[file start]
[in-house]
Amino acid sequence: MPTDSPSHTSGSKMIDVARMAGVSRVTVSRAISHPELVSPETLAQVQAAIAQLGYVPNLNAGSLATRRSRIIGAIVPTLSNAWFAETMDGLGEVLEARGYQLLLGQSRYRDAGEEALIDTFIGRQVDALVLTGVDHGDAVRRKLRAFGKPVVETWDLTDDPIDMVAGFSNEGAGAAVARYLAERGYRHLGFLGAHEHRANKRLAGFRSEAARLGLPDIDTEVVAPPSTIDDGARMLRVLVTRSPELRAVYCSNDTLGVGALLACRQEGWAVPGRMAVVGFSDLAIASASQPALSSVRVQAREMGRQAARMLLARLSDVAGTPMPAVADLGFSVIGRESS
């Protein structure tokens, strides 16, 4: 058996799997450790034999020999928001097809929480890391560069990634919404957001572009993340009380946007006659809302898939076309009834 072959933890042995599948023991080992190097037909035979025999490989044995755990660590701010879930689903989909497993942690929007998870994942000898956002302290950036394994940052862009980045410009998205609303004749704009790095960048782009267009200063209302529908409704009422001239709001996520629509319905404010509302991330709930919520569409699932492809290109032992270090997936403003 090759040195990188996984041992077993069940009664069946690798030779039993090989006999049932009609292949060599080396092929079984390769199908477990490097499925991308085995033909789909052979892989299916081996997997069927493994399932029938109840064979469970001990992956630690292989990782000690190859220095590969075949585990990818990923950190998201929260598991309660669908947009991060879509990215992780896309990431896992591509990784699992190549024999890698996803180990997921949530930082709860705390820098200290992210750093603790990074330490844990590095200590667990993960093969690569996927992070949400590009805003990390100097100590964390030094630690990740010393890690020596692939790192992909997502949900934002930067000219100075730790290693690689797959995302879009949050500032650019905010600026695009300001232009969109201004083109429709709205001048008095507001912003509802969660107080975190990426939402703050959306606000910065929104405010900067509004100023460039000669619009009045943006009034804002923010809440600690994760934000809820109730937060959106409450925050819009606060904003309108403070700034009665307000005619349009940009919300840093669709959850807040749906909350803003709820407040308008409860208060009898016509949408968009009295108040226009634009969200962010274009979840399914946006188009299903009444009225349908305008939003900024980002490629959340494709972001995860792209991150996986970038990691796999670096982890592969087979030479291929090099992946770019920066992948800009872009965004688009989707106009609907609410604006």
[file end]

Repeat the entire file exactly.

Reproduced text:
[in-house]
Amino acid sequence: MPTDSPSHTSGSKMIDVARMAGVSRVTVSRAISHPELVSPETLAQVQAAIAQLGYVPNLNAGSLATRRSRIIGAIVPTLSNAWFAETMDGLGEVLEARGYQLLLGQSRYRDAGEEALIDTFIGRQVDALVLTGVDHGDAVRRKLRAFGKPVVETWDLTDDPIDMVAGFSNEGAGAAVARYLAERGYRHLGFLGAHEHRANKRLAGFRSEAARLGLPDIDTEVVAPPSTIDDGARMLRVLVTRSPELRAVYCSNDTLGVGALLACRQEGWAVPGRMAVVGFSDLAIASASQPALSSVRVQAREMGRQAARMLLARLSDVAGTPMPAVADLGFSVIGRESS
């Protein structure tokens, strides 16, 4: 058996799997450790034999020999928001097809929480890391560069990634919404957001572009993340009380946007006659809302898939076309009834 072959933890042995599948023991080992190097037909035979025999490989044995755990660590701010879930689903989909497993942690929007998870994942000898956002302290950036394994940052862009980045410009998205609303004749704009790095960048782009267009200063209302529908409704009422001239709001996520629509319905404010509302991330709930919520569409699932492809290109032992270090997936403003 090759040195990188996984041992077993069940009664069946690798030779039993090989006999049932009609292949060599080396092929079984390769199908477990490097499925991308085995033909789909052979892989299916081996997997069927493994399932029938109840064979469970001990992956630690292989990782000690190859220095590969075949585990990818990923950190998201929260598991309660669908947009991060879509990215992780896309990431896992591509990784699992190549024999890698996803180990997921949530930082709860705390820098200290992210750093603790990074330490844990590095200590667990993960093969690569996927992070949400590009805003990390100097100590964390030094630690990740010393890690020596692939790192992909997502949900934002930067000219100075730790290693690689797959995302879009949050500032650019905010600026695009300001232009969109201004083109429709709205001048008095507001912003509802969660107080975190990426939402703050959306606000910065929104405010900067509004100023460039000669619009009045943006009034804002923010809440600690994760934000809820109730937060959106409450925050819009606060904003309108403070700034009665307000005619349009940009919300840093669709959850807040749906909350803003709820407040308008409860208060009898016509949408968009009295108040226009634009969200962010274009979840399914946006188009299903009444009225349908305008939003900024980002490629959340494709972001995860792209991150996986970038990691796999670096982890592969087979030479291929090099992946770019920066992948800009872009965004688009989707106009609907609410604006």